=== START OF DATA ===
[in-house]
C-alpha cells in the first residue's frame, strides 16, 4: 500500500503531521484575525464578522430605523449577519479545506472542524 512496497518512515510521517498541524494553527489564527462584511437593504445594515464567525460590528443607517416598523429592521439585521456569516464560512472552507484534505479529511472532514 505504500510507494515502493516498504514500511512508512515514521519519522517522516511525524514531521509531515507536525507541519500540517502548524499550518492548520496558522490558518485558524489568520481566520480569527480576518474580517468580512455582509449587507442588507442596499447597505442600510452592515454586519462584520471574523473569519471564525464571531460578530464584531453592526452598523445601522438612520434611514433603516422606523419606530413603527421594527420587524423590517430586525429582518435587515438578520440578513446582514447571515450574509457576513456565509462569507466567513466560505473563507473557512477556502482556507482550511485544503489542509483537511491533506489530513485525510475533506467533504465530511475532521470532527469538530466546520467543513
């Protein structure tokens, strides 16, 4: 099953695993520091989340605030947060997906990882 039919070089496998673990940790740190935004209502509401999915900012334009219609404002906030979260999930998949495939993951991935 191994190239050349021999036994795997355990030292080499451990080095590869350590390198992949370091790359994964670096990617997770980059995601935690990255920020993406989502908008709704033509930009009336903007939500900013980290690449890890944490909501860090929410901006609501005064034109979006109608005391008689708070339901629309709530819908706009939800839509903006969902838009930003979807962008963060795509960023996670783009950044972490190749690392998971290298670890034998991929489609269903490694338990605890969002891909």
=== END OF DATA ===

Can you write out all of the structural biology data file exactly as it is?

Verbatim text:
[in-house]
C-alpha cells in the first residue's frame, strides 16, 4: 500500500503531521484575525464578522430605523449577519479545506472542524 512496497518512515510521517498541524494553527489564527462584511437593504445594515464567525460590528443607517416598523429592521439585521456569516464560512472552507484534505479529511472532514 505504500510507494515502493516498504514500511512508512515514521519519522517522516511525524514531521509531515507536525507541519500540517502548524499550518492548520496558522490558518485558524489568520481566520480569527480576518474580517468580512455582509449587507442588507442596499447597505442600510452592515454586519462584520471574523473569519471564525464571531460578530464584531453592526452598523445601522438612520434611514433603516422606523419606530413603527421594527420587524423590517430586525429582518435587515438578520440578513446582514447571515450574509457576513456565509462569507466567513466560505473563507473557512477556502482556507482550511485544503489542509483537511491533506489530513485525510475533506467533504465530511475532521470532527469538530466546520467543513
């Protein structure tokens, strides 16, 4: 099953695993520091989340605030947060997906990882 039919070089496998673990940790740190935004209502509401999915900012334009219609404002906030979260999930998949495939993951991935 191994190239050349021999036994795997355990030292080499451990080095590869350590390198992949370091790359994964670096990617997770980059995601935690990255920020993406989502908008709704033509930009009336903007939500900013980290690449890890944490909501860090929410901006609501005064034109979006109608005391008689708070339901629309709530819908706009939800839509903006969902838009930003979807962008963060795509960023996670783009950044972490190749690392998971290298670890034998991929489609269903490694338990605890969002891909």